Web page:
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Saturday, December 27, 1997 Published at 02:05 GMT



Special Report

The Teletubbies' rise to stardom

Tinky Winky, Dipsy, Laa Laa and Po are the four cuddly aliens from Children's TV who have found a place in the hearts of the British nation.

Next year they are set to go global and give America a big tubby hug.

The furry four have become the most sought after toys in Britain this Christmas. They are at the centre of a fierce debate over children's education and have released a hit record called Say Eh-Oh. They are currently appearing on screens from Denmark to New Zealand.

The fat and furry little icons with televisions in their tummies first appeared on TV in Britain on March 31 1997 and they regularly attract a couple of million viewers, not all of them under the age of five.

Originally destined to be called Teleteddies, the tubbies are a cross between babies and teddies, which gives them their universal appeal.

They have attracted a cult following amongst college students who go clubbing in trendy tubby T-shirts In a post-club fatigue many fans have been fascinated by the bright colours and the weirdness of the programme, which once featured a giant letter E dropping out of the sky.

Inside their techno tubby chrome-dome the four nibble on tubby toast and suck tubby custard through a curly straw. The televisions in their tummies play short films of children playing and they communicate in a curious baby babble, gaily greeting friends and viewers with Eh-oh and ending the programme with a tubby bye-bye.

Tubbies top of the pops


[ image: Talking Teletubbies will be on sale in the shops in 1998 - will your child want an upgrade?]
Talking Teletubbies will be on sale in the shops in 1998 - will your child want an upgrade?
The Teletubbies pop song Say Eh-Oh, was released on December 1 and went straight into the UK charts at number one. But they were just beaten to the Christmas top spot by the Spice Girls.

BBC Worldwide, the commercial arm of the BBC, could make over £5m from sales of all Teletubby merchandise in 1997.

Manufacturers using the Teletubby name pay 10% of the wholesale price of the item for the lease. The BBC gets 40% and Ragdoll Productions, which makes the programme, gets 60% of the money.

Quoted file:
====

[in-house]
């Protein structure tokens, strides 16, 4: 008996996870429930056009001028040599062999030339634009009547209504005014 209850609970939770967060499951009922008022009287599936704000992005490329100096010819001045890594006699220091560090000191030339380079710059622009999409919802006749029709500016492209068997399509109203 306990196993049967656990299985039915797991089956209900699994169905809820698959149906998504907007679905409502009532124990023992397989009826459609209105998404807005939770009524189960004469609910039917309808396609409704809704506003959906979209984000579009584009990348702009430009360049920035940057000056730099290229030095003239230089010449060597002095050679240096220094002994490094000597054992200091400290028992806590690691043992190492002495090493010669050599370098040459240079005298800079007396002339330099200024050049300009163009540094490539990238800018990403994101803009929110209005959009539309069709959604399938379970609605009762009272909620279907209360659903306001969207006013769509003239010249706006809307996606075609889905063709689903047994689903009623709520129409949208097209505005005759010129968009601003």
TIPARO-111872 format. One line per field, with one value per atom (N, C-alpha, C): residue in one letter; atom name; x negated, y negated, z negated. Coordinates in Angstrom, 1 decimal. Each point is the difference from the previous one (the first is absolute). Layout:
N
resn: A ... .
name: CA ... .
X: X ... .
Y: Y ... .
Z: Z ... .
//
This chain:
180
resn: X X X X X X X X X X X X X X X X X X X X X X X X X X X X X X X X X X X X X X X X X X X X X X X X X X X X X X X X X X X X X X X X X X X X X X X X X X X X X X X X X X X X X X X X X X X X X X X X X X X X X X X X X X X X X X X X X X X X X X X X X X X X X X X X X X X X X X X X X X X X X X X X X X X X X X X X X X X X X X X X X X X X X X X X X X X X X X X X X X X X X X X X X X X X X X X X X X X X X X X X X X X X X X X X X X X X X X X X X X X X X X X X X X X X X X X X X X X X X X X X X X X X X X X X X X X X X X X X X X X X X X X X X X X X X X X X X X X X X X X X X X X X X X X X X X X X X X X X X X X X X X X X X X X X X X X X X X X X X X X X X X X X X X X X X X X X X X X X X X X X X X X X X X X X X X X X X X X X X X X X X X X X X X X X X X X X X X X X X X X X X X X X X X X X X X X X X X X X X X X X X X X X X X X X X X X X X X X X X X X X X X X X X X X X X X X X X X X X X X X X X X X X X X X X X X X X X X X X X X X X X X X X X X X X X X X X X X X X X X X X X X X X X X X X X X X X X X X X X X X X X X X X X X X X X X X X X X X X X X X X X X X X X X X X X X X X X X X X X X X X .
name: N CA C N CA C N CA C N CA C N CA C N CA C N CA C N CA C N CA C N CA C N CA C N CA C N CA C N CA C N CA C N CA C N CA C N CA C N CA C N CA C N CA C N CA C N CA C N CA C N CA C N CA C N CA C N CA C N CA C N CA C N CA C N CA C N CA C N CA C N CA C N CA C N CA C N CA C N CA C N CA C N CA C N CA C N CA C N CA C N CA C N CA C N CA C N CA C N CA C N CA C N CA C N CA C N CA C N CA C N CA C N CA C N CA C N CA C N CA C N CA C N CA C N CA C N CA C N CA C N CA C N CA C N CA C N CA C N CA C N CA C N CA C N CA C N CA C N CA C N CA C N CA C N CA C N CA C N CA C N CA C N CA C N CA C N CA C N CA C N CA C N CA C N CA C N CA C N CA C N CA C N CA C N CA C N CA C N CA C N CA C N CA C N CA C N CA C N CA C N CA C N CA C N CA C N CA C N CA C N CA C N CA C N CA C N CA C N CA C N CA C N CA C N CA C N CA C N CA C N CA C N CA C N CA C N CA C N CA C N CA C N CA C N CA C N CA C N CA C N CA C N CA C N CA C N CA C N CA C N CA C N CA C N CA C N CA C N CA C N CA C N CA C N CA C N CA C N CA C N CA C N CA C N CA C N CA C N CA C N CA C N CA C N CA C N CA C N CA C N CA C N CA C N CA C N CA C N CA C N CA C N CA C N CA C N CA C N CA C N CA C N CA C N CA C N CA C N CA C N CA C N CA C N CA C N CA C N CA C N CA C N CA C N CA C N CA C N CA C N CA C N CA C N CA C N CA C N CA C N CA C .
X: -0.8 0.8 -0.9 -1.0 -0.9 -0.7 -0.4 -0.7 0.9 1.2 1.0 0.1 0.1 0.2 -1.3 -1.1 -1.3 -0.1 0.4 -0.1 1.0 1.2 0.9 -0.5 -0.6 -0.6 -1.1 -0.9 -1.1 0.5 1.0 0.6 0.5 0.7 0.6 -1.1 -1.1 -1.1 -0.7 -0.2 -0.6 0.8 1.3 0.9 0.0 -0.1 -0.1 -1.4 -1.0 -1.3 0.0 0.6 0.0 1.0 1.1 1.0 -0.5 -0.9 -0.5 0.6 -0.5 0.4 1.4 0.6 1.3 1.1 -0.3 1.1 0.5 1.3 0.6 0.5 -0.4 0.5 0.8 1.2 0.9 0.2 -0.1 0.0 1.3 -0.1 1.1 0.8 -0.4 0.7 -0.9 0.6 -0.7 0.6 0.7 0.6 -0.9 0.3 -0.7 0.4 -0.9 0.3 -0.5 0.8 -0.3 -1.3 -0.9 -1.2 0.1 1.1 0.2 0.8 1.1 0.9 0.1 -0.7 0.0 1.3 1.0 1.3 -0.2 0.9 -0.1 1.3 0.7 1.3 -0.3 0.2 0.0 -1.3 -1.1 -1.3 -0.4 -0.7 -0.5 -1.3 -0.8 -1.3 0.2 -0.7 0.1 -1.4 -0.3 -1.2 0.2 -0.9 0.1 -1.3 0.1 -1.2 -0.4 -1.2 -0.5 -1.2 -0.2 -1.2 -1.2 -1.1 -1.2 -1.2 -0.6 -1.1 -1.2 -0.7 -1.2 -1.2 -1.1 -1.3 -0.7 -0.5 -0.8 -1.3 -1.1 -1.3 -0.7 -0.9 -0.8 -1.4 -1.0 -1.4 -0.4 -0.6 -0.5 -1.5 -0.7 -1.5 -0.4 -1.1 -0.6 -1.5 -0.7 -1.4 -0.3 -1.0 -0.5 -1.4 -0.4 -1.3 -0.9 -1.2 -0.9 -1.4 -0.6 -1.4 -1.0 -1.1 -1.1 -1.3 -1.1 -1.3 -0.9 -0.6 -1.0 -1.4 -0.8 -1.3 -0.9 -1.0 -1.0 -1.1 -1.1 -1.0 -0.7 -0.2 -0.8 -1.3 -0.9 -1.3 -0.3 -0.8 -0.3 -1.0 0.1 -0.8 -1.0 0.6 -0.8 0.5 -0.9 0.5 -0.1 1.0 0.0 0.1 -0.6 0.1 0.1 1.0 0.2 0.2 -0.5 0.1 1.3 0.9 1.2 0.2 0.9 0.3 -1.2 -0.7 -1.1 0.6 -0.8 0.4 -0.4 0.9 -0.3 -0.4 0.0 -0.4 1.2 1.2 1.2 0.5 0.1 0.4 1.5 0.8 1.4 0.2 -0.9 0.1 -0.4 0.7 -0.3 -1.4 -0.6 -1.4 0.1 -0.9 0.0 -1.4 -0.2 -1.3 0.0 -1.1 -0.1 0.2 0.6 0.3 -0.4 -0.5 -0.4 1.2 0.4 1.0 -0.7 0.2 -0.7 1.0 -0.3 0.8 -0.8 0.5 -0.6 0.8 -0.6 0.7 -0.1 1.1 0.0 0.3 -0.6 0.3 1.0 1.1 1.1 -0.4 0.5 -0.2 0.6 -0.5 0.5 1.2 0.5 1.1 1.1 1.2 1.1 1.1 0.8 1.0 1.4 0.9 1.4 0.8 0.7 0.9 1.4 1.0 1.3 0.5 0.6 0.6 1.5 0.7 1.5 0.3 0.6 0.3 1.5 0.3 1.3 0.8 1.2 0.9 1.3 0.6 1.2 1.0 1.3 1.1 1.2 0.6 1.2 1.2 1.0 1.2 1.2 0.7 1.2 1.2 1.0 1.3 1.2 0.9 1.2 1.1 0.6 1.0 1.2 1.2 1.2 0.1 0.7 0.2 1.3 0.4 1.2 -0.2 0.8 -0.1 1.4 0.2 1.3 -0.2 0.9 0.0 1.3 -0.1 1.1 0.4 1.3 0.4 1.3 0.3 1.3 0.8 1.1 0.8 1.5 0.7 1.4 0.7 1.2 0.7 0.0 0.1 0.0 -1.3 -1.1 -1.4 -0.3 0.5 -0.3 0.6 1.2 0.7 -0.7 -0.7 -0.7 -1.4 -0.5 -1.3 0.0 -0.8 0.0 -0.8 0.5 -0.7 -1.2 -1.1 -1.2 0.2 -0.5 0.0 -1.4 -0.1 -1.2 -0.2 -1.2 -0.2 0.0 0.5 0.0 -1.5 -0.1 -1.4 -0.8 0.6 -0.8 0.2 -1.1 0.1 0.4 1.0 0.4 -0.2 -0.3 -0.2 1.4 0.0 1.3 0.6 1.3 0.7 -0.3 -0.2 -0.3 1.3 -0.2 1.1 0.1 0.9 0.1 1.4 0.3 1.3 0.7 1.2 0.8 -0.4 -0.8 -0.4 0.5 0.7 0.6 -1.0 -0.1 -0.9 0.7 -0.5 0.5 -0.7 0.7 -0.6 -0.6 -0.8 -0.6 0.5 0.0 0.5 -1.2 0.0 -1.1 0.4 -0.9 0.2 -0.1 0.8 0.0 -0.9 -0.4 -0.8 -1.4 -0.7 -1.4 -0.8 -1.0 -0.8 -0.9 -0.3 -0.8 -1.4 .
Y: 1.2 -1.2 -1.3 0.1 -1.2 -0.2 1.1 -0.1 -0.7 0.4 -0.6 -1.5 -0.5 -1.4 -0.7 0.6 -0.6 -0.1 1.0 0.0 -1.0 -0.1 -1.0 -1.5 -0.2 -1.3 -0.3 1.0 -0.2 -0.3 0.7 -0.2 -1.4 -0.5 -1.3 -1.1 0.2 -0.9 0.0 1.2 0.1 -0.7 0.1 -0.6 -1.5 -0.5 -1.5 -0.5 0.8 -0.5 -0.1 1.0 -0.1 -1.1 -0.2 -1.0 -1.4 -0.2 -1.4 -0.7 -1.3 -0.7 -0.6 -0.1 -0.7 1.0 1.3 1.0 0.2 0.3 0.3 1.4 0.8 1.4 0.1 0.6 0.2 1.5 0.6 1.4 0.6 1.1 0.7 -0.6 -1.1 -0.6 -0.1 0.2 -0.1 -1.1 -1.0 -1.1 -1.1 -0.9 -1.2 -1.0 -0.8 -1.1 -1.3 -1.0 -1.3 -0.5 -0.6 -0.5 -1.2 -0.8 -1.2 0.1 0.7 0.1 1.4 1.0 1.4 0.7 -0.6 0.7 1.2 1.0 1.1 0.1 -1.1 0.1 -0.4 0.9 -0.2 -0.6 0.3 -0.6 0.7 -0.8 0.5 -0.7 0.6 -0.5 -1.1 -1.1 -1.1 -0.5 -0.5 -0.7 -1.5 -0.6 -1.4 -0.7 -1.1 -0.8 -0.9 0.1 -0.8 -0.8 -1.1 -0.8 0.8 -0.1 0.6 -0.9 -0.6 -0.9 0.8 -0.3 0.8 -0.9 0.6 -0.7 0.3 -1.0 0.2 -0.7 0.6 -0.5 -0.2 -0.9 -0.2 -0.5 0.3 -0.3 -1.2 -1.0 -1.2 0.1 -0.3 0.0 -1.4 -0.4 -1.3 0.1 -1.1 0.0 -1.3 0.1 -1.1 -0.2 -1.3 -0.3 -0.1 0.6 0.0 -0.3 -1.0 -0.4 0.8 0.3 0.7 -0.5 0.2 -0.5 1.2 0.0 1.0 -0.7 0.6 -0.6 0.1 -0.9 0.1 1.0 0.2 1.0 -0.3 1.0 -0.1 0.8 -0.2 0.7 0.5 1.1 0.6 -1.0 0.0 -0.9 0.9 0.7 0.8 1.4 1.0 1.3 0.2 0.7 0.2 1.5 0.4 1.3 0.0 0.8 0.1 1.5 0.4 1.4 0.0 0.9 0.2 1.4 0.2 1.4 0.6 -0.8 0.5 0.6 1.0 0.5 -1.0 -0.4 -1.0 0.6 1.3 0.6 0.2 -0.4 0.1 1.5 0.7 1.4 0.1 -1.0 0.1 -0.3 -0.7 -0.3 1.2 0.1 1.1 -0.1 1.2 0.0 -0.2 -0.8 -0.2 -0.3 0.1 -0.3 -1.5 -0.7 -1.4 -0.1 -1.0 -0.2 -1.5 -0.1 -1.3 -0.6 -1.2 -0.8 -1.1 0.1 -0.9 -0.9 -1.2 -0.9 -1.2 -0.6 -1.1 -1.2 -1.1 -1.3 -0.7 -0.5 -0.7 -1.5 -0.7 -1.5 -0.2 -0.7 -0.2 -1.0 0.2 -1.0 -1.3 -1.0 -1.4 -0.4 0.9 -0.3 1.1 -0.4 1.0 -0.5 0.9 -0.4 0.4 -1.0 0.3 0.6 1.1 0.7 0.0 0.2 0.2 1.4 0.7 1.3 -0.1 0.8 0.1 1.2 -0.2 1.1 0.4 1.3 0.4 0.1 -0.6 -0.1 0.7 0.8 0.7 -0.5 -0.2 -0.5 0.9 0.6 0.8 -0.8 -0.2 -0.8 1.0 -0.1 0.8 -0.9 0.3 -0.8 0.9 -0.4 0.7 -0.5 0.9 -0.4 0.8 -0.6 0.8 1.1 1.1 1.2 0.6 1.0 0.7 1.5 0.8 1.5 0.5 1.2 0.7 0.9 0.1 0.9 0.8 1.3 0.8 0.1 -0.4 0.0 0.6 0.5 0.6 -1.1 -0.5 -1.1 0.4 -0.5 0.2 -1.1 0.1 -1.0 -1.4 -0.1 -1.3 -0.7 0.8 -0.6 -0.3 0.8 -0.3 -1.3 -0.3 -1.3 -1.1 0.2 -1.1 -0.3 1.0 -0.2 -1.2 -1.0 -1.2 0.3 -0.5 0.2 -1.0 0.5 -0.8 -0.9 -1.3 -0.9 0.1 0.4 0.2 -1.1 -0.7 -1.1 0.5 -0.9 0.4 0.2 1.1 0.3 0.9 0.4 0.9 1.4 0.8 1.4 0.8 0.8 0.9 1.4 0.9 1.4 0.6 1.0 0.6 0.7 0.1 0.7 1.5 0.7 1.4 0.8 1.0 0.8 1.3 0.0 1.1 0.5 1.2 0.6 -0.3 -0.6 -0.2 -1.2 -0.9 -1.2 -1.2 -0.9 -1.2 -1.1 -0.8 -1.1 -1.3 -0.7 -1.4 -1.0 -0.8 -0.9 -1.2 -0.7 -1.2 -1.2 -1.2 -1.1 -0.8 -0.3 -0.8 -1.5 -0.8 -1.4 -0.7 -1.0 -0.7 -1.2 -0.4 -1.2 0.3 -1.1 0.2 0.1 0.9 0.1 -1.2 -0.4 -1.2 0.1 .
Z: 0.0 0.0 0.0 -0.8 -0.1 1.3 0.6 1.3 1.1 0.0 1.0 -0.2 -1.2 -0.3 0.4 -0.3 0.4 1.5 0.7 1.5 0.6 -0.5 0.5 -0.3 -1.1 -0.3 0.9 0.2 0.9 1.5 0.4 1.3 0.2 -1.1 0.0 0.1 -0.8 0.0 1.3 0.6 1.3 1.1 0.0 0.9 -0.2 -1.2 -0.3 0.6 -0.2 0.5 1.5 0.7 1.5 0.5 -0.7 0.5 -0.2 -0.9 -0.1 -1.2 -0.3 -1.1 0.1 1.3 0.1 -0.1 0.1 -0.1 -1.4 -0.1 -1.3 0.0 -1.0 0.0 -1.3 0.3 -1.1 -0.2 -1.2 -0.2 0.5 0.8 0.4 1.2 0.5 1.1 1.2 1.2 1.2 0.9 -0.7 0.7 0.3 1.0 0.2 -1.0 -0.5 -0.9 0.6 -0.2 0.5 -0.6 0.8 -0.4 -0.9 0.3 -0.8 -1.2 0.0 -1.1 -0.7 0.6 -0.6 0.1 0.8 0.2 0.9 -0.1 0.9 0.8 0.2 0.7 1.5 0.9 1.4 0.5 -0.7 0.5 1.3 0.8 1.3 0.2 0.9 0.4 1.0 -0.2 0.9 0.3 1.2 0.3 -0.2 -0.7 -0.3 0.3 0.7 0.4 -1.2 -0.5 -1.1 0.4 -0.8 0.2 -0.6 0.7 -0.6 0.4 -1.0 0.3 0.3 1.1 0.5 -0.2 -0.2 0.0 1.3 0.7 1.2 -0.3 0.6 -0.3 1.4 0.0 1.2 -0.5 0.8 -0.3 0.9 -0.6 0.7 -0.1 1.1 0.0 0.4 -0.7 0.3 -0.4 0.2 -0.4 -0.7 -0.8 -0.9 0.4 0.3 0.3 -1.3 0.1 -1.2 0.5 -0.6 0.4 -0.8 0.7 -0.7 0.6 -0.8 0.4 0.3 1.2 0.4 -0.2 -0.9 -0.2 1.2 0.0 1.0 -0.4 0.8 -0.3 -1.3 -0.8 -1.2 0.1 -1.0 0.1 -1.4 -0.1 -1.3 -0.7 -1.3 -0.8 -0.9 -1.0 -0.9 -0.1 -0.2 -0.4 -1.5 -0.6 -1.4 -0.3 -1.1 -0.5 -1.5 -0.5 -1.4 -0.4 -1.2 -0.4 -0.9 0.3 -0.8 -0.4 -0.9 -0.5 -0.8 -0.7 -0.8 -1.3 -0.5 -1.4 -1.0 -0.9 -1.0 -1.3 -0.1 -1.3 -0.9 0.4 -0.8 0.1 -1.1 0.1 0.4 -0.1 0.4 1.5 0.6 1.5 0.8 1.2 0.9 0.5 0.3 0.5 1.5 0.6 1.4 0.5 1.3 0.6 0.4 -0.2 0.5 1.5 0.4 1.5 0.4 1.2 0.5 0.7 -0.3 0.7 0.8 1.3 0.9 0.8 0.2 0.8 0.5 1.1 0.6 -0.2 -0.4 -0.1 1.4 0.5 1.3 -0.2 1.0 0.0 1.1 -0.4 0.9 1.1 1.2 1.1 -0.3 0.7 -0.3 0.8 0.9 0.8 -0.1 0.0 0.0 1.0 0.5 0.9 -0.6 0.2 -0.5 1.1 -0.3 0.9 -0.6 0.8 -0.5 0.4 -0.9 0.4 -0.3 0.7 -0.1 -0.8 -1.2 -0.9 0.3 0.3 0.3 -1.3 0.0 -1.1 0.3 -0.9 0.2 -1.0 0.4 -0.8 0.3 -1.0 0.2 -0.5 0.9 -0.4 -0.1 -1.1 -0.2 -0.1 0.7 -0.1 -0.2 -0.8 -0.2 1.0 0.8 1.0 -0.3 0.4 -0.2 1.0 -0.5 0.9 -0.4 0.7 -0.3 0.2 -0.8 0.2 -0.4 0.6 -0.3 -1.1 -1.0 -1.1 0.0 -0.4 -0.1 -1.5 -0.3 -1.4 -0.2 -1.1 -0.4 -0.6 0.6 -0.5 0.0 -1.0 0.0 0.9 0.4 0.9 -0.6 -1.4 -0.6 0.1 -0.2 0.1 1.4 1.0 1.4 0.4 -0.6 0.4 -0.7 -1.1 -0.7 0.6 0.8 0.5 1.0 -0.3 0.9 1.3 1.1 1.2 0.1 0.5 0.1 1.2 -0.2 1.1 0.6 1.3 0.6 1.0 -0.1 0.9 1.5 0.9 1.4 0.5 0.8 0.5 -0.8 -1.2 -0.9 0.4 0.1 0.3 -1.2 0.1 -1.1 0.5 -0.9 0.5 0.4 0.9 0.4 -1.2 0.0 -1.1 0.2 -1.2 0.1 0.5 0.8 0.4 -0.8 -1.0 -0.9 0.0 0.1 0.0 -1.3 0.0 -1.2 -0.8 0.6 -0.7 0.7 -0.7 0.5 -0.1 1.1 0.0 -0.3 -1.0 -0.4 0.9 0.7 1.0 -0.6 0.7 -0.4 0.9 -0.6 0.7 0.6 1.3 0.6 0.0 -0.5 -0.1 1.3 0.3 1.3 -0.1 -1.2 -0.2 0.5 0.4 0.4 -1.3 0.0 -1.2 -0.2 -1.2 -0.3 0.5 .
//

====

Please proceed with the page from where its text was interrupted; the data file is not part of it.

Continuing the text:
But if you are looking to secure your own Teletubby in time for Christmas, you could be out of luck. Stocks are low and demand has far outstripped supply, at least until January.

Unscrupulous touts are reported to be selling full sets for up to £1000, individually they retail for between £10.99 and £13.99.

The new year will see new merchandise with talking Teletubbies set to be unveiled in January 1997, and a selection of Tubby Custards available in supermarkets.

Also under development by the BBC is an official Teletubbies website which is due to launch in early 1998.

You can tune in to Teletubbyland in South Africa, Portugal, New Zealand, Holland, Singapore, Denmark and Israel. Ragdoll Productions has kept the merchandising rights for the US and has recently entered into a a multi-million dollar deal with the American TV network PBS. Americans will get their their first glimpse of the fury four's exploits in April 1998.

Tubby talk

The programme was invented by Anne Wood and Andy Davenport of Ragdoll Productions back in 1995/6 as a replacement for the BBC's flagship pre-school programme, Playdays.

Anne Wood has already had success in Children's TV before the Teletubbies with the programmes such as Pob, Rosie and Jim, and Tots TV.

The main criticisms levelled at the show have concerned its perceived lack of educational value and its use of a kind of proto-language, which which critics say is as a bad influence on children's speech development.

Mr Davenport, who has a background in speech science, has dismissed the attacks. He argues that children learn to talk from the continuous real world and not just TV.

According to its creators, the programme focuses on stimulating children into learning the rules of communication rather than concentrating on formal instruction.

The Teletubbies' language is in fact closely modelled around the latest theories of speech that identify repetition, a sing-song voice and social interaction as the building blocks of language. Mr Davenport said that it does have its own grammatical structure which makes sense to children and that the repetition in the programme structure makes children feel secure.








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